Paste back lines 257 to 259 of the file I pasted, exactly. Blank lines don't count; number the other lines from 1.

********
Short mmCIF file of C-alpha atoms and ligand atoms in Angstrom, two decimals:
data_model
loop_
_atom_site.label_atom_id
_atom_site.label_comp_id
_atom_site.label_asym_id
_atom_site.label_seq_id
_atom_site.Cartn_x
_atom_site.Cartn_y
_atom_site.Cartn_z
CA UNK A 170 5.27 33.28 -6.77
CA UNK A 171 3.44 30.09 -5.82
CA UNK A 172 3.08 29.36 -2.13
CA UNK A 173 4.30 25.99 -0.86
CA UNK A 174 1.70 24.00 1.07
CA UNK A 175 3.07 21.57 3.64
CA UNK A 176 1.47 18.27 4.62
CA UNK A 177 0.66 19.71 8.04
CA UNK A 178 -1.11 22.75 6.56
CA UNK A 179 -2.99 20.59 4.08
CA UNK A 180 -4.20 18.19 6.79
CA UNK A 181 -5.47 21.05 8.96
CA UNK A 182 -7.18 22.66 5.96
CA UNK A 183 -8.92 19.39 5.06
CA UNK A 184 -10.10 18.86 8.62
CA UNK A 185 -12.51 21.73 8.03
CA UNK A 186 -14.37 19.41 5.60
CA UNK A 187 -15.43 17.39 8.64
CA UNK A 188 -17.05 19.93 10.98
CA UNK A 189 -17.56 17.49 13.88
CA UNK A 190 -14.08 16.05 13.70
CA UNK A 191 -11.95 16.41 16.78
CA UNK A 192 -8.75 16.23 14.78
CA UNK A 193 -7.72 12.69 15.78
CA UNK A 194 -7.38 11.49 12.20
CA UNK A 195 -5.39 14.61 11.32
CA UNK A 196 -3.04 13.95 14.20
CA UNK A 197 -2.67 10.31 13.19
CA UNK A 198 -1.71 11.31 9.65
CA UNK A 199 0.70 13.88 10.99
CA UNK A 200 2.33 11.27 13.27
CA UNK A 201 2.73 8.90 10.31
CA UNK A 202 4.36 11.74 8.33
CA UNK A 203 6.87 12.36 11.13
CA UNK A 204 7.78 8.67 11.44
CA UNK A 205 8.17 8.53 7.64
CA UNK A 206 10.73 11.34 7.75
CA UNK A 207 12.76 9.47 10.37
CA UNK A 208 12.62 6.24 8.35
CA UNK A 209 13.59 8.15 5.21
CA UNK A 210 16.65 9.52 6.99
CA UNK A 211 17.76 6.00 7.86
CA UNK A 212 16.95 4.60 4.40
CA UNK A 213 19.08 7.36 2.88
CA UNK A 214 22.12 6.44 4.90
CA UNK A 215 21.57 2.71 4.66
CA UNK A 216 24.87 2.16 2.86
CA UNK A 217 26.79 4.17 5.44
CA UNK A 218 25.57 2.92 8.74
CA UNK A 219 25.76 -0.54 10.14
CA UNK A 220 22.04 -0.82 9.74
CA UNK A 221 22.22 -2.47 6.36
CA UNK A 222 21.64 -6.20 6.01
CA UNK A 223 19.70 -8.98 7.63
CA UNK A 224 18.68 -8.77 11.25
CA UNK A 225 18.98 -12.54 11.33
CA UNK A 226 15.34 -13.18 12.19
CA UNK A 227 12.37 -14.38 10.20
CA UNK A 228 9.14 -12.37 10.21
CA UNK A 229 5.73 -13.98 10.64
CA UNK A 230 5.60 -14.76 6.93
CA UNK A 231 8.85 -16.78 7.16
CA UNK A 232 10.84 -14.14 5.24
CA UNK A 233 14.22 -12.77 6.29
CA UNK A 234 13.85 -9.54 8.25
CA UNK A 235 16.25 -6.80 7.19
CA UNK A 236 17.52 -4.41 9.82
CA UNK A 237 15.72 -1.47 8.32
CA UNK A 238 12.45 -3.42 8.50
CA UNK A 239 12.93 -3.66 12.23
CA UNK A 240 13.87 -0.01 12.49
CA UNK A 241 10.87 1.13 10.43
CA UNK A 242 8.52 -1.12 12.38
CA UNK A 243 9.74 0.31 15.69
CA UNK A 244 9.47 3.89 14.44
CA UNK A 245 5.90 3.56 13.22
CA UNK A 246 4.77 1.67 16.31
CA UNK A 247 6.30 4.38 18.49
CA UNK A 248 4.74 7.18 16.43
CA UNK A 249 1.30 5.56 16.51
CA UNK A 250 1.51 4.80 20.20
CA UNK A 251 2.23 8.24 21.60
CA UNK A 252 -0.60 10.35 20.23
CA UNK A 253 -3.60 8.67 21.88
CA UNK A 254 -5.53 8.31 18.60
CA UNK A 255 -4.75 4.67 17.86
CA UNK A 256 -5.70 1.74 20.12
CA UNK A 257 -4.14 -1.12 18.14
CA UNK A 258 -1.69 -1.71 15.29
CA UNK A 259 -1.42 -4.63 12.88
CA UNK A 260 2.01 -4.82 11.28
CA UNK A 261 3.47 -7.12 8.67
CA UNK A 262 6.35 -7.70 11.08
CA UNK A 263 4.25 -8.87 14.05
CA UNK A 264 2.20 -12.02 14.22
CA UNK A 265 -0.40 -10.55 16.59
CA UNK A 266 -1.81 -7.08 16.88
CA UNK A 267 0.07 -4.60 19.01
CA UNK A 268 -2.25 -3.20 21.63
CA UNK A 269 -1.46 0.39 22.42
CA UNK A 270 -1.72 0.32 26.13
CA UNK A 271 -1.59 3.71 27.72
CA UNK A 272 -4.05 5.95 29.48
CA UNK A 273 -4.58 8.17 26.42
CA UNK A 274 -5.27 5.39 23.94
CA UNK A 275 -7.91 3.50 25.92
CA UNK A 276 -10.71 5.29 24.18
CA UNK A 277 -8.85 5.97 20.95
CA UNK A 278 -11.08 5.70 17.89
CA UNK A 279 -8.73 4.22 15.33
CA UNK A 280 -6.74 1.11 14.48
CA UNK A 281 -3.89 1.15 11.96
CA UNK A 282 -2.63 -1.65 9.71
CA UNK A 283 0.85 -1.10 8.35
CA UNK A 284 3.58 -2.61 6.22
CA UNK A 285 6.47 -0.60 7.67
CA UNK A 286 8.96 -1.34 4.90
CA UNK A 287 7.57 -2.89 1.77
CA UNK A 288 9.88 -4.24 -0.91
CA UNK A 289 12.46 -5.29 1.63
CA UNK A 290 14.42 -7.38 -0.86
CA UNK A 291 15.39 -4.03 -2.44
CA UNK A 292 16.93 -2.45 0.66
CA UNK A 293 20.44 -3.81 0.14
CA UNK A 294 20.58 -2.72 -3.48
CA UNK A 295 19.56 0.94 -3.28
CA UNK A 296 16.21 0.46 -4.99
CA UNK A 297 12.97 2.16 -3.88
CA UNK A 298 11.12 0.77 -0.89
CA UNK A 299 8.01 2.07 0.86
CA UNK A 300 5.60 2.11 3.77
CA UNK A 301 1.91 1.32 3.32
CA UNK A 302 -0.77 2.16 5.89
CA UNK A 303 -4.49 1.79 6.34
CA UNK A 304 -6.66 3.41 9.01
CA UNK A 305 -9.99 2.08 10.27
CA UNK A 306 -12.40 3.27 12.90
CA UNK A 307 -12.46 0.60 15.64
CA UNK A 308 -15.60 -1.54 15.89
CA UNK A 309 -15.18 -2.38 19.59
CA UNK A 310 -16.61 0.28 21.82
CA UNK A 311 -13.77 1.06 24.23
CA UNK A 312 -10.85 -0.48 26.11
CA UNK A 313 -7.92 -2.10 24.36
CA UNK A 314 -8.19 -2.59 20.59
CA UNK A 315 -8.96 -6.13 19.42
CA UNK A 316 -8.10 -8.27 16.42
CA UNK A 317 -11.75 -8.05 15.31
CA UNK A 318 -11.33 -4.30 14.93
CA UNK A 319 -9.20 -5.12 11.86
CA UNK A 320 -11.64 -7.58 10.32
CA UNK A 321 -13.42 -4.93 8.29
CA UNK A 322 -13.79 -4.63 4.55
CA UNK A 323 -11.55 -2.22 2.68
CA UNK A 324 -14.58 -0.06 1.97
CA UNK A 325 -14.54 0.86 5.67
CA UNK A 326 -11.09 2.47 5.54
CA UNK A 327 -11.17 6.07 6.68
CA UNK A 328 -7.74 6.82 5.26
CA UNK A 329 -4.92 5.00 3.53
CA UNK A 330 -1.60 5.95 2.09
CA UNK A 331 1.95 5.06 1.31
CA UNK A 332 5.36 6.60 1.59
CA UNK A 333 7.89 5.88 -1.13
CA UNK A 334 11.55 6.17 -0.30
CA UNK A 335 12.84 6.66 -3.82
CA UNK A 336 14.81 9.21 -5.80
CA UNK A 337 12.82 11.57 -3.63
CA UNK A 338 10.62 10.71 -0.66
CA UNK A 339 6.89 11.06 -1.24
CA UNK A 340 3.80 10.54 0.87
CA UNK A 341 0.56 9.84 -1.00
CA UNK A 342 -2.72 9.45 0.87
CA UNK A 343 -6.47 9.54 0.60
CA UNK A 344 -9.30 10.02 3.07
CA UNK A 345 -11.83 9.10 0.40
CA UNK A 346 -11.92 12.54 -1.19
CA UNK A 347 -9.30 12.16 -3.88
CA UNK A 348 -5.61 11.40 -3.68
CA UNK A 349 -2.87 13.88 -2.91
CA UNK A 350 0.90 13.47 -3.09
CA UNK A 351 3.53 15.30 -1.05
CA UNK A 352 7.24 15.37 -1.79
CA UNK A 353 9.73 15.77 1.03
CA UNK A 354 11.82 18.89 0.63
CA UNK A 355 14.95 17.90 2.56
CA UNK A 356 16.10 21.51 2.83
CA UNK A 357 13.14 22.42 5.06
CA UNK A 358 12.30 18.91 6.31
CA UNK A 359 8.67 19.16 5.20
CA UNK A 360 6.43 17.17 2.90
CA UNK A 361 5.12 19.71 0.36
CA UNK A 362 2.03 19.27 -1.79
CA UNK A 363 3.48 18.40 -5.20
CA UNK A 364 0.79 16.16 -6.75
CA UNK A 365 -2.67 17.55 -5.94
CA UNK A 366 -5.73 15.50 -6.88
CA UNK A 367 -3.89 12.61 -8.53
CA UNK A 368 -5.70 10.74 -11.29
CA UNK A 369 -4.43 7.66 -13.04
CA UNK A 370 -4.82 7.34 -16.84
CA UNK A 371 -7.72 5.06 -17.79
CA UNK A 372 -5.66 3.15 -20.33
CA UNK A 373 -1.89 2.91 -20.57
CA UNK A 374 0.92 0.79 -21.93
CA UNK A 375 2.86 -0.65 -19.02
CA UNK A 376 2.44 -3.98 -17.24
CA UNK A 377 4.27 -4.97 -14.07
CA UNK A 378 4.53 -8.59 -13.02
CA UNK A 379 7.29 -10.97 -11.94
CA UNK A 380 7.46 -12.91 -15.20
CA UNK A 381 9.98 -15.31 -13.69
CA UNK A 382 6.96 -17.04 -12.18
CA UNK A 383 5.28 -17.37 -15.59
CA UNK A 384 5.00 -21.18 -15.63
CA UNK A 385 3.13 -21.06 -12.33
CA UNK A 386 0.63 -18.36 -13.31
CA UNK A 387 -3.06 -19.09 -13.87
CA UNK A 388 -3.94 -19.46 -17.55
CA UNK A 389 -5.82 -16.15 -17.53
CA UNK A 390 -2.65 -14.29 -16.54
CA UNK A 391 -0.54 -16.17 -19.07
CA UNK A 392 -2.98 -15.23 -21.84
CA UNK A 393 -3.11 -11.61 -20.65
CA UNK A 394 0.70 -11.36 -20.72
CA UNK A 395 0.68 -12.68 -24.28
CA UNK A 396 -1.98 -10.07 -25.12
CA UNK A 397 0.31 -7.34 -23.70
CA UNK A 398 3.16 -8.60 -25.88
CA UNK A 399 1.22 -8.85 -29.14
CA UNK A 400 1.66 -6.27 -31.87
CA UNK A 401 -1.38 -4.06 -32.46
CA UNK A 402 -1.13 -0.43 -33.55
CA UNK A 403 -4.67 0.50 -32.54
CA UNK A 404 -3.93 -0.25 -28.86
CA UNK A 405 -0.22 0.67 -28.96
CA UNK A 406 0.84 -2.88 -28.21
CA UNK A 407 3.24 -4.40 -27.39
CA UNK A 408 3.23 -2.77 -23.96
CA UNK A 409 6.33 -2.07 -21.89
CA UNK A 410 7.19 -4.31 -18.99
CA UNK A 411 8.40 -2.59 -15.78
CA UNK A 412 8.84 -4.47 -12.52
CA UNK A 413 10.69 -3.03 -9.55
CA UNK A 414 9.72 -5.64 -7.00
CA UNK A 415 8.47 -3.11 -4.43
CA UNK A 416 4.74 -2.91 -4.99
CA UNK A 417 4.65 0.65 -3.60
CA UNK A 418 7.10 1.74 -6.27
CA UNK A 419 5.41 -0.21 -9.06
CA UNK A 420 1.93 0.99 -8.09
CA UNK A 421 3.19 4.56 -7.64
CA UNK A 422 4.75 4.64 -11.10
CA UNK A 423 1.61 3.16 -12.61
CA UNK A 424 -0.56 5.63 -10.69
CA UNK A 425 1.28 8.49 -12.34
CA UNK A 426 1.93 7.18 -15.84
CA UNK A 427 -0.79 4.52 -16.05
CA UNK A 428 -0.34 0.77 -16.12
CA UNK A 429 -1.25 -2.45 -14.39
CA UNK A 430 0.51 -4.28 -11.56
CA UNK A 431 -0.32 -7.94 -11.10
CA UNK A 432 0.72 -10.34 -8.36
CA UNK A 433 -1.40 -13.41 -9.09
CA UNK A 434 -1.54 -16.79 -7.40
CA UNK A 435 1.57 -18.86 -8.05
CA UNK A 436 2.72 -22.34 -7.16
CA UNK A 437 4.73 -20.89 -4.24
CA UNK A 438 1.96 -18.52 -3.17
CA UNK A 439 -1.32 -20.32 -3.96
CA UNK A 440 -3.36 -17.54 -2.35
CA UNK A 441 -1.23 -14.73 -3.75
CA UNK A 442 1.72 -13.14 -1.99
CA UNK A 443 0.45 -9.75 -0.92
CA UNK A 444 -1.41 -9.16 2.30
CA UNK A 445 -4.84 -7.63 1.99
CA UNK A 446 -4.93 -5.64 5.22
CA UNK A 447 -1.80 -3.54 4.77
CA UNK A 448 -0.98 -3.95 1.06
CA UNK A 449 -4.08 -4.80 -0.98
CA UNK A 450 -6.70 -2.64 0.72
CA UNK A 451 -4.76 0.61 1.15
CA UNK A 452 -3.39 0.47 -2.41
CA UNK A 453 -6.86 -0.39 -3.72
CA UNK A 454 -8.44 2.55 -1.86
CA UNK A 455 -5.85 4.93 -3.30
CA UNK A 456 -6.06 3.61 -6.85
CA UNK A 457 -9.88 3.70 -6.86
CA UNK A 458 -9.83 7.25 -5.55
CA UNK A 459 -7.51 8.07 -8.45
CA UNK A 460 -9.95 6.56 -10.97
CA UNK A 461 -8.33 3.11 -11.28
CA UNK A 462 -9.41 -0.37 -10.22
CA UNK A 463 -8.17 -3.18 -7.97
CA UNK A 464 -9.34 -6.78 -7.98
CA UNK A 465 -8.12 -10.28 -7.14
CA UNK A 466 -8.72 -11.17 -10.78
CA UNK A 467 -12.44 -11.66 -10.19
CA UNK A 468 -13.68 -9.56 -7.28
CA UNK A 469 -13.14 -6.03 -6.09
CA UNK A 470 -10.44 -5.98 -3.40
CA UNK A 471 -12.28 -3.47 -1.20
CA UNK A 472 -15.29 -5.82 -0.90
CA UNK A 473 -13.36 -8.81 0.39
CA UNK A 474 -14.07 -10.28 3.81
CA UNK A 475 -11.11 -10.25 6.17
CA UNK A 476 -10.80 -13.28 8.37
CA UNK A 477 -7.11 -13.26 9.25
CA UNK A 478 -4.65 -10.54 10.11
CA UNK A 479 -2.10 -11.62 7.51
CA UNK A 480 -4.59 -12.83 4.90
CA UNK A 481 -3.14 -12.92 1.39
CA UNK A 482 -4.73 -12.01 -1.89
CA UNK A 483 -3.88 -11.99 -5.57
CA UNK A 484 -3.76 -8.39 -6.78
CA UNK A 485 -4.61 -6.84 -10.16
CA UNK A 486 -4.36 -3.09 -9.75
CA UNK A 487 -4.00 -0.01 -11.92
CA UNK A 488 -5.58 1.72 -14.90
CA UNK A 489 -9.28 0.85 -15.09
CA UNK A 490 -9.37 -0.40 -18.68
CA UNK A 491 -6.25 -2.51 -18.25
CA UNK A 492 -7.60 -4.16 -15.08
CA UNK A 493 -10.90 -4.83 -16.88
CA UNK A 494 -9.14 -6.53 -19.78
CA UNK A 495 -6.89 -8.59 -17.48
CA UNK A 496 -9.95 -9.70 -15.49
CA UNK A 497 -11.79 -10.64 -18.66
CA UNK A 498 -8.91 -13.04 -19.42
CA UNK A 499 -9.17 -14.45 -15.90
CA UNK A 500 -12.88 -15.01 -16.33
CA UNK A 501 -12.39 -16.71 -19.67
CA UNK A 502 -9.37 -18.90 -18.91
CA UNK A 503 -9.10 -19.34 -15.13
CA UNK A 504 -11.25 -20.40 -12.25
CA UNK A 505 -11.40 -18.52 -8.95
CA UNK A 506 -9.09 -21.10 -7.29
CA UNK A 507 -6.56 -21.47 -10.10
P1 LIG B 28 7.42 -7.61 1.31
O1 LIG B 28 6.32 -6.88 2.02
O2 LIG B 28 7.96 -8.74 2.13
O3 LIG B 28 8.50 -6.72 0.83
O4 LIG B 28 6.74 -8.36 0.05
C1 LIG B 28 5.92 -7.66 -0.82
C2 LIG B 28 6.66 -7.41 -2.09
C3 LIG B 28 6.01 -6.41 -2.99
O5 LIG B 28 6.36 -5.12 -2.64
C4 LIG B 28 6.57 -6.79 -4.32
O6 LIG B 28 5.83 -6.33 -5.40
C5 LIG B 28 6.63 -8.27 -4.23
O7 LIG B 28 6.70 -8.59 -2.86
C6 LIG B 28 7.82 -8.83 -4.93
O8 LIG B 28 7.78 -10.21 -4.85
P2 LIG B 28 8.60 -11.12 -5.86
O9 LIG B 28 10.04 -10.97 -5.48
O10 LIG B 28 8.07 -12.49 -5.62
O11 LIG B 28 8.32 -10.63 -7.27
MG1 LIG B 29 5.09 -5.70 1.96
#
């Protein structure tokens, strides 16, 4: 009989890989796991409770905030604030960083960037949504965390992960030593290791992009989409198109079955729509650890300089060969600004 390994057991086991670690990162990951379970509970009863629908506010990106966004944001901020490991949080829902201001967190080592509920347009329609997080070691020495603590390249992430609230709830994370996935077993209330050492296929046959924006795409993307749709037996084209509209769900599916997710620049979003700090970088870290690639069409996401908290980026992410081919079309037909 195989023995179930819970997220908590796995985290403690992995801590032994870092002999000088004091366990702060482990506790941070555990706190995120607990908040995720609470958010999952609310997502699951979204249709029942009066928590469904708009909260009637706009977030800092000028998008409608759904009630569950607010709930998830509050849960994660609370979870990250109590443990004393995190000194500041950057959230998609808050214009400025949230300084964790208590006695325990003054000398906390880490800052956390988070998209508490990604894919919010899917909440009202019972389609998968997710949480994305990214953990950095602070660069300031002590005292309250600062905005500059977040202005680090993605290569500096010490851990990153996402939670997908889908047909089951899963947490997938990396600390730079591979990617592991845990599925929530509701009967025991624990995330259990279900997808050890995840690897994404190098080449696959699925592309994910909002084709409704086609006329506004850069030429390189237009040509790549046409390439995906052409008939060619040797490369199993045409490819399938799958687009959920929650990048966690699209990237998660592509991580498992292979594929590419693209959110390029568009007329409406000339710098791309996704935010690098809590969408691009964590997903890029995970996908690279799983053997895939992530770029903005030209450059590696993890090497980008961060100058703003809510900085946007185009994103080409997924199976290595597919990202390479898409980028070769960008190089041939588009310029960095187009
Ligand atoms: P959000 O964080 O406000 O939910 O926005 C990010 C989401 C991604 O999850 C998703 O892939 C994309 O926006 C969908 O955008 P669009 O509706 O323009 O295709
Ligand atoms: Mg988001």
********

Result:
CA UNK A 416 4.74 -2.91 -4.99
CA UNK A 417 4.65 0.65 -3.60
CA UNK A 418 7.10 1.74 -6.27